Review: The Demon Who Peddled Longing by Khanh Ha

Review: The Demon Who Peddled Longing by Khanh Ha

Author Khanh Ha returns with his second novel, The Demon Who Peddled Longing, exploring issues of love and lust, passions run wild, and the tragedy of rape.

Set in post-war Vietnam, The Demon Who Peddled Longing tells the terrible journey of a nineteen-year-old boy in search of two drifter brothers who raped and killed his cousin. Bringing together the damned, the unfit, the brave who succumb by their own doing to the call of fate, their desire to survive and to face life again never dies. Though the boy is psychologically damaged by his family tragedy, after being rescued by a fisherwoman he falls in love with an untouchable girl and finds his life in peril. In the end there is nothing left but a longing in the heart that goes with him.

As with his debut novel, Flesh, Ha’s writing is sweeping and lyrical, focusing on the unnamed protagonist and his all-consuming quest for revenge. Relationships are forever complicated, and no one’s motives are ever truly pure, painting uniquely realistic portraits of people as strange as they are familiar. Though the story takes its time unfolding in an epic cinematic sprawl that emphasizes sensory details as much as a sense of the unknown, readers will be drawn into the slowly simmering action, curious to discover just what bubbles beneath. Exploring the unfamiliar physical terrain of Vietnam, as well as the well-trodden metaphysical landscape of vengeance, Ha delivers well-drawn characters and a suspensful storyline that will keep readers turning pages.

An excerpt from The Demon Who Peddled Longing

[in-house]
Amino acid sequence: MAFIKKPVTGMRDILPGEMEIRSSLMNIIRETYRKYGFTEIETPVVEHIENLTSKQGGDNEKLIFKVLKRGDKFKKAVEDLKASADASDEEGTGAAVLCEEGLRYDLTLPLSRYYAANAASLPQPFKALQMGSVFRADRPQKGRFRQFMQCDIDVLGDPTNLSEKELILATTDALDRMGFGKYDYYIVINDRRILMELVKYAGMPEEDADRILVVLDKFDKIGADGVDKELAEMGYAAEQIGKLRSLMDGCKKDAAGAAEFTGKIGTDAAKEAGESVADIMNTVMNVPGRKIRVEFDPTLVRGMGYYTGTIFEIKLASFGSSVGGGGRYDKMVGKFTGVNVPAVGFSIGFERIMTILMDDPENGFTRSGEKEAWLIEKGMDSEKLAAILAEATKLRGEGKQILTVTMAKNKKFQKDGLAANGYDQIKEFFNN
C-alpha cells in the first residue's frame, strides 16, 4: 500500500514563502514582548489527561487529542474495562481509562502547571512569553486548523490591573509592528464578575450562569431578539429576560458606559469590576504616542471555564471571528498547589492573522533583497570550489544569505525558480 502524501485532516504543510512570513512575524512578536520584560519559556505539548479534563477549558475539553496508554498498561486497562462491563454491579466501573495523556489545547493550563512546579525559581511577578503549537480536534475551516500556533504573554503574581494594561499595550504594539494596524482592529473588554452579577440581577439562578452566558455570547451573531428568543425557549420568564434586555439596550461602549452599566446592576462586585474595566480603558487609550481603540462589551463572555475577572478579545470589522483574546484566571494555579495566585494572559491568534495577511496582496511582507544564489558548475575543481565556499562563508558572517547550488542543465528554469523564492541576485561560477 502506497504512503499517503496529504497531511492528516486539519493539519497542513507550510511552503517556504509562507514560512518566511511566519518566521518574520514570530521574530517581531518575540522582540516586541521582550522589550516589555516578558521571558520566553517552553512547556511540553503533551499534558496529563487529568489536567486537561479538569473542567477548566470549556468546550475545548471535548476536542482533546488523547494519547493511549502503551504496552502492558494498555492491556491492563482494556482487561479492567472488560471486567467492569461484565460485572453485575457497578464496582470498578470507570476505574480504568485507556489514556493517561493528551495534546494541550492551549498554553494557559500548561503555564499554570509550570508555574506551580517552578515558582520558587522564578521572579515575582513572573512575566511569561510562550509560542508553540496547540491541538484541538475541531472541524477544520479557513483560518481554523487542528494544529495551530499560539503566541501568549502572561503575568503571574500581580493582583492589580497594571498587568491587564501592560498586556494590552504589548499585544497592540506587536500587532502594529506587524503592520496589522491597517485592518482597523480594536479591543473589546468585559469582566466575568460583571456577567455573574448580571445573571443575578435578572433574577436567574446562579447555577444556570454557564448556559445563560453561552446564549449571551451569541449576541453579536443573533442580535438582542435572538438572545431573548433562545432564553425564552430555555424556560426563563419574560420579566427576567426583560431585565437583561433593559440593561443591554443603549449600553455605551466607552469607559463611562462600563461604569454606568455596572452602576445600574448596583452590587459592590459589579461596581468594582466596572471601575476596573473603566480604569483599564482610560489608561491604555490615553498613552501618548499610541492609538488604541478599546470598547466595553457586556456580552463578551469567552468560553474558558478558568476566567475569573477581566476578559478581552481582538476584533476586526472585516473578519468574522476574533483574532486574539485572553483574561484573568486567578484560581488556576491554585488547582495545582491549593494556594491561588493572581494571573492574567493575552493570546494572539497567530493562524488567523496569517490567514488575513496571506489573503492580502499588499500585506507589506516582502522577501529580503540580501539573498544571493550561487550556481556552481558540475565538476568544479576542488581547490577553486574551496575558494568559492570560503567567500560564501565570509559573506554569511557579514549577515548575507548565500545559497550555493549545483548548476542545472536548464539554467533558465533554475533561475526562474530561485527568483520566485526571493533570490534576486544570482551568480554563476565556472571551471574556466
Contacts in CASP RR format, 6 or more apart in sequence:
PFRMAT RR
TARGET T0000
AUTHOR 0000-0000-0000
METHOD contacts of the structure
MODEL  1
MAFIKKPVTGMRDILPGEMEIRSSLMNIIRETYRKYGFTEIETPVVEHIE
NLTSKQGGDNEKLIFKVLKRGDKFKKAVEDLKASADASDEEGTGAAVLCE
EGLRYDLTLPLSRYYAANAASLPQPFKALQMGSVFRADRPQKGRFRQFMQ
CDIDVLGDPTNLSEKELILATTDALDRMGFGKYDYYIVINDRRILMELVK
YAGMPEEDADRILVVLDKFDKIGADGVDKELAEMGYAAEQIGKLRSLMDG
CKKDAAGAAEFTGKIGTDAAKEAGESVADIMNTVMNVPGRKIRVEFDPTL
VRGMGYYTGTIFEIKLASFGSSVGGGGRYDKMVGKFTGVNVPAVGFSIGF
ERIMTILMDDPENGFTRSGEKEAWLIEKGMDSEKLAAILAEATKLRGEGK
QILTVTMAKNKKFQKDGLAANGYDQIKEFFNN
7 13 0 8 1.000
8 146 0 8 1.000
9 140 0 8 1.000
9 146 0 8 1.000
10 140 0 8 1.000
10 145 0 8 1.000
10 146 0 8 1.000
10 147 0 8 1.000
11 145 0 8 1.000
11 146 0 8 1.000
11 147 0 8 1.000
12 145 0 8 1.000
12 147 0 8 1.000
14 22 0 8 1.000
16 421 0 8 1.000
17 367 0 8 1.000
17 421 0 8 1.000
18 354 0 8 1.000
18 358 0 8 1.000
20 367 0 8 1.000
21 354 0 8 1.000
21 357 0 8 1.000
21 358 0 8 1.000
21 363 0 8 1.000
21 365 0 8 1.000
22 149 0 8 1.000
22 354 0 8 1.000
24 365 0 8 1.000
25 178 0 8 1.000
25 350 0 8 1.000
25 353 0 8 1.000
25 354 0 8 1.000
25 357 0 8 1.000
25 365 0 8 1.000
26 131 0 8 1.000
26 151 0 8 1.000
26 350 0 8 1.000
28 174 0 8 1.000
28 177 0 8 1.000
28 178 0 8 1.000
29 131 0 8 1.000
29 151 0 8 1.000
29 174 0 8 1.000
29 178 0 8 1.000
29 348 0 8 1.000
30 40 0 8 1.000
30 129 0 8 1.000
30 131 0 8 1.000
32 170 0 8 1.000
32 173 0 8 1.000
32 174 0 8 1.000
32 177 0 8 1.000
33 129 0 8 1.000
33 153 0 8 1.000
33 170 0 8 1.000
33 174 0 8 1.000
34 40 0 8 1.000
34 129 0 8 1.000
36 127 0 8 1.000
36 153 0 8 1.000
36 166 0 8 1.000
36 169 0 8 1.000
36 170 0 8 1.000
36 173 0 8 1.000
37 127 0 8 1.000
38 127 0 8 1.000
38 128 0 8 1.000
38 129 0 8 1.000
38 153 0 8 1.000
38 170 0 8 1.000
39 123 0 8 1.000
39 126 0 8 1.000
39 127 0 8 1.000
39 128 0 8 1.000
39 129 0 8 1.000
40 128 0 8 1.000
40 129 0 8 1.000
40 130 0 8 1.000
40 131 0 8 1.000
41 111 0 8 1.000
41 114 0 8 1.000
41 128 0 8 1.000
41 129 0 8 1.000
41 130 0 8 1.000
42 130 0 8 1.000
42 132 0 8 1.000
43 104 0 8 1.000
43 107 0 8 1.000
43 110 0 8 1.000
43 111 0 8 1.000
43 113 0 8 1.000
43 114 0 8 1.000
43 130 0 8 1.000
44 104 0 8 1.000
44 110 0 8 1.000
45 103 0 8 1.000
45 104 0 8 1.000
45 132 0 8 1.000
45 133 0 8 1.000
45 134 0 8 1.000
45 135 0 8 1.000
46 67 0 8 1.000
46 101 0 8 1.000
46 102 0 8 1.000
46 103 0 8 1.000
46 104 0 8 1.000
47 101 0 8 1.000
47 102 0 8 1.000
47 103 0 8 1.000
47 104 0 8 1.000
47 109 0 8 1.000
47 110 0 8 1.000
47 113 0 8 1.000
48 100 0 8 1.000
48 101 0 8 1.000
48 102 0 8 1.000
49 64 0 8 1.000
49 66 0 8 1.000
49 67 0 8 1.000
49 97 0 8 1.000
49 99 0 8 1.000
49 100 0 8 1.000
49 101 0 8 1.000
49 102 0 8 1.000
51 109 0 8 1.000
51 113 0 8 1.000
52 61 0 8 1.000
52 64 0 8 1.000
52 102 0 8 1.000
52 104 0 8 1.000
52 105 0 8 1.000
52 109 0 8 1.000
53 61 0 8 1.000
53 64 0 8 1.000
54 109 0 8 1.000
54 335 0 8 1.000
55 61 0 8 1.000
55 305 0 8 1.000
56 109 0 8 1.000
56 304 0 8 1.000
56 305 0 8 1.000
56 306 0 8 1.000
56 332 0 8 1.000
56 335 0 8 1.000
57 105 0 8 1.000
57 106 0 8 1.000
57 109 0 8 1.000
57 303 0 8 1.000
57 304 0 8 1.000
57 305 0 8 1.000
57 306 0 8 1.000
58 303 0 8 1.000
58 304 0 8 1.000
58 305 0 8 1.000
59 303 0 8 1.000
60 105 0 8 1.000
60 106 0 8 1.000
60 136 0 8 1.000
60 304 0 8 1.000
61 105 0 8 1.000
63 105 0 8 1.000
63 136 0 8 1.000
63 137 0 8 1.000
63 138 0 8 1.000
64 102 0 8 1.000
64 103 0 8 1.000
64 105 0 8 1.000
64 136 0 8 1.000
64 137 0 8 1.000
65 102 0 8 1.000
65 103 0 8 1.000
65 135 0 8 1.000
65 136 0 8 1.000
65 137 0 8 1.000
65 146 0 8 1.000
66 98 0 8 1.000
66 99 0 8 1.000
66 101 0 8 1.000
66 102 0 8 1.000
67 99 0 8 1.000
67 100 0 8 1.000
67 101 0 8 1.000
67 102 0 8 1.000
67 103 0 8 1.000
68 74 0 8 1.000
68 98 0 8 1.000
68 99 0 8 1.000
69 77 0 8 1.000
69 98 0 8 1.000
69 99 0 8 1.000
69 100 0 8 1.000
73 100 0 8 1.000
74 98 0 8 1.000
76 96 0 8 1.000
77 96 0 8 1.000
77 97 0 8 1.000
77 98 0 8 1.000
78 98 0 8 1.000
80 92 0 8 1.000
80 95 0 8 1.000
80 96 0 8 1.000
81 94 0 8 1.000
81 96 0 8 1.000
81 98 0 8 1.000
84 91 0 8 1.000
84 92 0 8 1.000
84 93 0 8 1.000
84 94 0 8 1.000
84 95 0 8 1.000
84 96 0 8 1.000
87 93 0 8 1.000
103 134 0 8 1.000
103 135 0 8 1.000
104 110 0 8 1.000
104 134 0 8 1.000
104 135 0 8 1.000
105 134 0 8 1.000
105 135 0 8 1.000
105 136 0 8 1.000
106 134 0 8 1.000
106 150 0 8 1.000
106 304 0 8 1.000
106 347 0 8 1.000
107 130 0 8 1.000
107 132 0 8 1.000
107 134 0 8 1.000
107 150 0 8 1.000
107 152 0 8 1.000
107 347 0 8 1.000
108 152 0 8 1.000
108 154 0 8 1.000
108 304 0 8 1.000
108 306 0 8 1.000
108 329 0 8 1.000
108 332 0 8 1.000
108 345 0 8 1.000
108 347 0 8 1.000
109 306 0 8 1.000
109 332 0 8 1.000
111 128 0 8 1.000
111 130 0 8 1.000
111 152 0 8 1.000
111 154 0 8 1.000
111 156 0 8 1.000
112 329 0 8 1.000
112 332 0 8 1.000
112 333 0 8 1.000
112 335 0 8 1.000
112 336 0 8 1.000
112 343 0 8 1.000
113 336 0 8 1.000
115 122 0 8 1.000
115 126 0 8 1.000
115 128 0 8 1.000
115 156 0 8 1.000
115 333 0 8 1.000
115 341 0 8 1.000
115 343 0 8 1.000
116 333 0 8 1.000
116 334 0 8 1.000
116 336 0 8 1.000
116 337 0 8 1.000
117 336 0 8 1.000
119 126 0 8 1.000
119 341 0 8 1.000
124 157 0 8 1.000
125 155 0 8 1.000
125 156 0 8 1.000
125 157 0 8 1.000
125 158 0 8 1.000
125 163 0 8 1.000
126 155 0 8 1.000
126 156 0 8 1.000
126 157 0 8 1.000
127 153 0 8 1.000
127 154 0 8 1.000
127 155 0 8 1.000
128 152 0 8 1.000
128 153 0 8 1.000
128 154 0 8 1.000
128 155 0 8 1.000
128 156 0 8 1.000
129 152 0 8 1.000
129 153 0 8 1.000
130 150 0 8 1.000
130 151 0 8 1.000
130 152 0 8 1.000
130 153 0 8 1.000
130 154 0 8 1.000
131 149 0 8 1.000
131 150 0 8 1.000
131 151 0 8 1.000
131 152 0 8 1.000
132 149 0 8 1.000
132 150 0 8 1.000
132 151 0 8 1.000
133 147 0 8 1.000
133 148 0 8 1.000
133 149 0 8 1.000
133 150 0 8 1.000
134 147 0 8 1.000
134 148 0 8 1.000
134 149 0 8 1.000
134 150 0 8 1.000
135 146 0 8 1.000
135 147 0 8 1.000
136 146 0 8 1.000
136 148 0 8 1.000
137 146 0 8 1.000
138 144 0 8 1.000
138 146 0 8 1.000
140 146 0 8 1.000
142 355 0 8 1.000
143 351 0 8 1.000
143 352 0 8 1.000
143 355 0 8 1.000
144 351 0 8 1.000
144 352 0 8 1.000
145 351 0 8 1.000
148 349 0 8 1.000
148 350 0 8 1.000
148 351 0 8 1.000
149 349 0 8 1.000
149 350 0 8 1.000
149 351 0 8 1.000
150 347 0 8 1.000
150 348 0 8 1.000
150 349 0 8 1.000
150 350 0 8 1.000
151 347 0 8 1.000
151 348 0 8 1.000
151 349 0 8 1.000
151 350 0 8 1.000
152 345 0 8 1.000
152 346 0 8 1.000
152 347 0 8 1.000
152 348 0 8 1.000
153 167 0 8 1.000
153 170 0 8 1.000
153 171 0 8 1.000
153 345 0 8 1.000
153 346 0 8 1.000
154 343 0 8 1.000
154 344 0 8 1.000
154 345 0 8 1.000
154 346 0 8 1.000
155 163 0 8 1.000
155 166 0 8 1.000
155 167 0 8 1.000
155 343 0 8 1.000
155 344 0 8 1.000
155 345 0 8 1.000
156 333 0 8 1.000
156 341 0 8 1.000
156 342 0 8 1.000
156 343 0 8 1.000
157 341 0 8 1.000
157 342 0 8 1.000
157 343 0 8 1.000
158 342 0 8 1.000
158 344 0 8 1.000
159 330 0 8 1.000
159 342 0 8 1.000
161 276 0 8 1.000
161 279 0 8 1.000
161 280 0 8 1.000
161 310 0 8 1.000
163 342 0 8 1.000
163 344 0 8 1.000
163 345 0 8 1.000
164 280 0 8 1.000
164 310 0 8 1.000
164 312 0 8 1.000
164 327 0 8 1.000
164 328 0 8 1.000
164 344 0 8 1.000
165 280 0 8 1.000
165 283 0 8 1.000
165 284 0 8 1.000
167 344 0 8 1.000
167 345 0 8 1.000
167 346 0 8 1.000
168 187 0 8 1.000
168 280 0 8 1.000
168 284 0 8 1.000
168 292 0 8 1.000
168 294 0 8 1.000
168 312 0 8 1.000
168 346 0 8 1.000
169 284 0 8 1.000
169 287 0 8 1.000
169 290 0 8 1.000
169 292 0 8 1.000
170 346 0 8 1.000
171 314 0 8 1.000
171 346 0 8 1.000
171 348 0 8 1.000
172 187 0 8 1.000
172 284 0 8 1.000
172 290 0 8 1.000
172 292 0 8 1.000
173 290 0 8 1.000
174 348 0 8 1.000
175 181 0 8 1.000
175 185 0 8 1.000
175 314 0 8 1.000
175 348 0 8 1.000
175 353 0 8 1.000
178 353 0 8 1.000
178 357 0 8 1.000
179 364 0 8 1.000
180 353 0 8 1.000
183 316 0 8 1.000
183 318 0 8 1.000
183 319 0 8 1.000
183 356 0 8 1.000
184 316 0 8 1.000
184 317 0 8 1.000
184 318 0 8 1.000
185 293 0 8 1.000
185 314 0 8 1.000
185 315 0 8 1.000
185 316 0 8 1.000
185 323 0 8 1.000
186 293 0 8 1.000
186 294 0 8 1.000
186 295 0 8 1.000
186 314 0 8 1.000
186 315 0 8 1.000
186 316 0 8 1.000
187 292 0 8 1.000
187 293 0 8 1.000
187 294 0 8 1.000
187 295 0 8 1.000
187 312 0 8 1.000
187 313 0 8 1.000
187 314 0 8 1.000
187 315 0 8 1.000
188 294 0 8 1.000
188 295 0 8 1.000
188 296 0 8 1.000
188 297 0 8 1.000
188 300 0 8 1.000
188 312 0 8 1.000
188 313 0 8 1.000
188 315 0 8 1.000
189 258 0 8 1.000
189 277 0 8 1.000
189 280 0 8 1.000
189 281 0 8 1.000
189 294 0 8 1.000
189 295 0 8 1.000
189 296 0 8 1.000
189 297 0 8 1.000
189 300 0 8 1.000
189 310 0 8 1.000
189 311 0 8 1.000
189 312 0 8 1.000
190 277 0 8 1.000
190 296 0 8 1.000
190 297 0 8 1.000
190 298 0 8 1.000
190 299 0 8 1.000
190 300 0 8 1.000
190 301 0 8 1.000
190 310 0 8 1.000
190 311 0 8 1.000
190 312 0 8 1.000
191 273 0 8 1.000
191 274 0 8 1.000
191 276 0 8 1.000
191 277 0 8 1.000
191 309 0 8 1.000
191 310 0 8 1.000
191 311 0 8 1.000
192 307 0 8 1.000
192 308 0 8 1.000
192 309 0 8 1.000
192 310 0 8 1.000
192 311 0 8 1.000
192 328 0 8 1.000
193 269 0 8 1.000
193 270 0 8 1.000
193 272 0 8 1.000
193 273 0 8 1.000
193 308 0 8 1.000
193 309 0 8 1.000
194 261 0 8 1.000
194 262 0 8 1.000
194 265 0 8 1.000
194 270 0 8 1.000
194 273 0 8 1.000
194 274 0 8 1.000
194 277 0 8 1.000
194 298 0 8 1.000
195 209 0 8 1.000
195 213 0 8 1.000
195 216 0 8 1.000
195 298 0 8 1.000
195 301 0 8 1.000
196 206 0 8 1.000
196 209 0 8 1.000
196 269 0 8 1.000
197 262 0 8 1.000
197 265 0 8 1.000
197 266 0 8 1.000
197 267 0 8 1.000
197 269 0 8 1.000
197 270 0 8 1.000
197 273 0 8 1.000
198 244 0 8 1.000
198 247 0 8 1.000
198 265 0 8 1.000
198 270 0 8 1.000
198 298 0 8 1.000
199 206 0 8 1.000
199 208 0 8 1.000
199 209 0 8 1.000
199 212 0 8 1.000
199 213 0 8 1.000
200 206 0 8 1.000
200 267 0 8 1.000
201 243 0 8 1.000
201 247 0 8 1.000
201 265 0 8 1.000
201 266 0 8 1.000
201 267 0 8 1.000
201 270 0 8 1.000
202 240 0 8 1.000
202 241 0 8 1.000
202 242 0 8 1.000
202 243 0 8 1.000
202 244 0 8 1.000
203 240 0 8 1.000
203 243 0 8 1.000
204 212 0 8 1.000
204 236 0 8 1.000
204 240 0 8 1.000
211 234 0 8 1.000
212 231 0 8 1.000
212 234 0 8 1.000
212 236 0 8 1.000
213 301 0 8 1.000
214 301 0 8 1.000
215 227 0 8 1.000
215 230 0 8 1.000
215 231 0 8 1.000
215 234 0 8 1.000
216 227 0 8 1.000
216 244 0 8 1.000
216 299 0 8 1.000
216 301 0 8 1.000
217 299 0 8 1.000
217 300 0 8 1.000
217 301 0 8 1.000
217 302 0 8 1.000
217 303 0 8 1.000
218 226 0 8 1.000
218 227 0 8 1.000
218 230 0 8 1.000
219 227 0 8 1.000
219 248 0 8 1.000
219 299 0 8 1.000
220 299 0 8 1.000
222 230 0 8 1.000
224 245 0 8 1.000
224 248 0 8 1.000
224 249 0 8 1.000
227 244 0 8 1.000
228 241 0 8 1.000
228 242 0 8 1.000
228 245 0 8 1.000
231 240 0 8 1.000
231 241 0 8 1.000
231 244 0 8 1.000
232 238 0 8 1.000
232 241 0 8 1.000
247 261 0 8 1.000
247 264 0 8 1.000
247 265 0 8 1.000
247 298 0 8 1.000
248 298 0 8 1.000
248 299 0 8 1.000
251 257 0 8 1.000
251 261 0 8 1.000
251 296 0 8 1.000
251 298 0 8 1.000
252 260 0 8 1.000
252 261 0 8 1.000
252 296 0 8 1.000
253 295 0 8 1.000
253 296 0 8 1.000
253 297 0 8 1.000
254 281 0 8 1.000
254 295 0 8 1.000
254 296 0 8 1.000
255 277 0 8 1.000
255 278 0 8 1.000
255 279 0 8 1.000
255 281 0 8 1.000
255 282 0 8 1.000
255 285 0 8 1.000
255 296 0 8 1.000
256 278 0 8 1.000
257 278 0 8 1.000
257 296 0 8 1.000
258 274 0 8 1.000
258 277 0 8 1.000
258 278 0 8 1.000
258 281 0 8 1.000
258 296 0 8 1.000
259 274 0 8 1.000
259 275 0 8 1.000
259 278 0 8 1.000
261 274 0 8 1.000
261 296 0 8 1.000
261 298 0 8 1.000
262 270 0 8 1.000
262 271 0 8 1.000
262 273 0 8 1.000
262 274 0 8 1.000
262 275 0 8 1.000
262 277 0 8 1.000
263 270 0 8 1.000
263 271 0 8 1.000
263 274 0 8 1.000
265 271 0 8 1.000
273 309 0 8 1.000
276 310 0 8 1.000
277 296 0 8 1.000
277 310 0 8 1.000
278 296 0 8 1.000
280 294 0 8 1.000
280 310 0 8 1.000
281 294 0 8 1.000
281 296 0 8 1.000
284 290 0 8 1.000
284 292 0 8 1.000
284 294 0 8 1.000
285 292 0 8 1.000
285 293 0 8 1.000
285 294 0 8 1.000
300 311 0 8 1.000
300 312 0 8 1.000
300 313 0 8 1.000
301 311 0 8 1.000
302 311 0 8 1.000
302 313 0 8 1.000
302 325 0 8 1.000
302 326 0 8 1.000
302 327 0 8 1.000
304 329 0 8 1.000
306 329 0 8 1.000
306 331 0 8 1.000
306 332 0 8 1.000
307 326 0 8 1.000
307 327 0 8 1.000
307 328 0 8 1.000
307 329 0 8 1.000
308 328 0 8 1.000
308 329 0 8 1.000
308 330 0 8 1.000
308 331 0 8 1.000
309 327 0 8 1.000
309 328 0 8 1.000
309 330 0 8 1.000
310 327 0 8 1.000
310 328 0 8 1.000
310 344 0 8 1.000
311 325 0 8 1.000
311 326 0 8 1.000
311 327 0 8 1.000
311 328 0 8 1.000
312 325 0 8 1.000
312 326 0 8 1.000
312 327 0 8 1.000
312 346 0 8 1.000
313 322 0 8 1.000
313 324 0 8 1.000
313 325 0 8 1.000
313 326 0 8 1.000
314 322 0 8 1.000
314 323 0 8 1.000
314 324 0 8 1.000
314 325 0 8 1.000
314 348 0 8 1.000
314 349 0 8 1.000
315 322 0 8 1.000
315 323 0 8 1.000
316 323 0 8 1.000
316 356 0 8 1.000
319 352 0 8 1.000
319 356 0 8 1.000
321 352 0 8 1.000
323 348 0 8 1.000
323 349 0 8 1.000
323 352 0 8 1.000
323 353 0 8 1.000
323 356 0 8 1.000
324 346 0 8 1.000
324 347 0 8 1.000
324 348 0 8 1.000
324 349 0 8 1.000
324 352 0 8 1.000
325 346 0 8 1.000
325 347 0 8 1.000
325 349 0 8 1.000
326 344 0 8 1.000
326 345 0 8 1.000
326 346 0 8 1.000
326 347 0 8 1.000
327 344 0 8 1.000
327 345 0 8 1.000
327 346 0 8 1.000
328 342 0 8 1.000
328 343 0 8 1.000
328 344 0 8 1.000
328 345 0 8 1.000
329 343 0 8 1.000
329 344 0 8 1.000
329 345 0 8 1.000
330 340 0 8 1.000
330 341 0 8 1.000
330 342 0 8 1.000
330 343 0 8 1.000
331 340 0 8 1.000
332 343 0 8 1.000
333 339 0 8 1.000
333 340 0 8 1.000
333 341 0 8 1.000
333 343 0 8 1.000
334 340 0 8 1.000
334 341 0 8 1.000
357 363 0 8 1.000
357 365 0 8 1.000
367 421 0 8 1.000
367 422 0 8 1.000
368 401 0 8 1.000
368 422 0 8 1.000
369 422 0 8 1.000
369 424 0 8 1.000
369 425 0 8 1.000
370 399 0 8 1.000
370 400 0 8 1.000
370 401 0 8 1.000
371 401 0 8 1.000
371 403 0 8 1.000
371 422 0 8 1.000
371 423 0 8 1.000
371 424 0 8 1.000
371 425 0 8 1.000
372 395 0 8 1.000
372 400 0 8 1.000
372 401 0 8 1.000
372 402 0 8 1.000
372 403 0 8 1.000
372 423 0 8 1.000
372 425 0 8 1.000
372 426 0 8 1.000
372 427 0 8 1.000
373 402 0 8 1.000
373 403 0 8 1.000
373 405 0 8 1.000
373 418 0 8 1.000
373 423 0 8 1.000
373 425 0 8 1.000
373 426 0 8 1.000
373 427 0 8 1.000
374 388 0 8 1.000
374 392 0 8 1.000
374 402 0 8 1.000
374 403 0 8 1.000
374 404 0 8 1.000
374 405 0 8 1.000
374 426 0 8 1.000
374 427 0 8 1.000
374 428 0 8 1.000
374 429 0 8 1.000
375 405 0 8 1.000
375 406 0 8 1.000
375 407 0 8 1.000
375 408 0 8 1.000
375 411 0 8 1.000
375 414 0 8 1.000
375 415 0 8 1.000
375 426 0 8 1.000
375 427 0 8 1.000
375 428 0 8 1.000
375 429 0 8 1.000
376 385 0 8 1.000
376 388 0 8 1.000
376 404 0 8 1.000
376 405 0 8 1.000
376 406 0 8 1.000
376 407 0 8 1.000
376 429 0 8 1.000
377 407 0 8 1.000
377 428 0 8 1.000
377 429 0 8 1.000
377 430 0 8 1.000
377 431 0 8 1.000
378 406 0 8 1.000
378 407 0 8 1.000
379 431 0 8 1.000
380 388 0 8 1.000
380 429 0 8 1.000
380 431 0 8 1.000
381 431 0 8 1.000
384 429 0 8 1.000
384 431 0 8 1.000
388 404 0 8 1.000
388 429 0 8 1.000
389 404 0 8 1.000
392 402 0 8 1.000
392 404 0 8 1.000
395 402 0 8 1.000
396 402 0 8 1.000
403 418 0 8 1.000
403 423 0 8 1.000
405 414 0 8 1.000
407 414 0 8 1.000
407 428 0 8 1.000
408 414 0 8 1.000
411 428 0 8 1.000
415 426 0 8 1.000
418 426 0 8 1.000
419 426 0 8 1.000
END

Demon Who Peddled LongingLate at night she’d go bathing in the river. He’d lie awake, listening to the gentle sound of water she poured on her body, away from the lantern light, where water was chest high, cool and cloaked in blackness. When she came up, lowering her head to enter the domed cabin, she was a dark figure save the whiteness of her towel-wrapped head. He’d keep still and find sleep hard to come by in the scent of her body soap.

She was a teenager. Then her parents died, one after the other. She stayed with another family and every day she followed the dikes and the canals where hummingbird trees were in blossom and, with a hook-fitted bamboo rod, she’d cut their white flowers and gather them in a basket. From early morning until noon. And she sold them in the market. Then one day by a canal she met a fisherman who was a war veteran, then later a prisoner of war. He bought those white flowers from her on the day of his mother’s anniversary of death. He asked her to bring him fresh flowers every day, and she asked who else he needed to pay respects to. He said no one. One day he asked her to come on his boat and he cooked her a meal and it was on his boat that she saw all the flowers he’d bought lying wilted in a heap at the foot of his plank bed. She could smell their bad odors during the meal. Later she left the family who had taken her in and lived on the boat with the man.

Preorder Links

Amazon / Barnes & Noble

About the Author

authorkhanhha-headshotKhanh Ha is the author of Flesh (2012, Black Heron Press). He is a three-time Pushcart nominee and the recipient of Greensboro Review’s 2014 Robert Watson Literary Prize in Fiction. His work has appeared or is forthcoming in Waccamaw Journal, storySouth, Greensboro Review, The Long Story, Permafrost Magazine, Saint Ann’s Review, Moon City Review, Red Savina Review, DUCTS, ARDOR, Lunch Ticket, Cha: An Asian Literary Journal, Tayo Literary Magazine, Sugar Mule, Yellow Medicine Review, Printer’s Devil Review, Mount Hope, Thrice Fiction, Lalitamba Journal, and other fine magazines.

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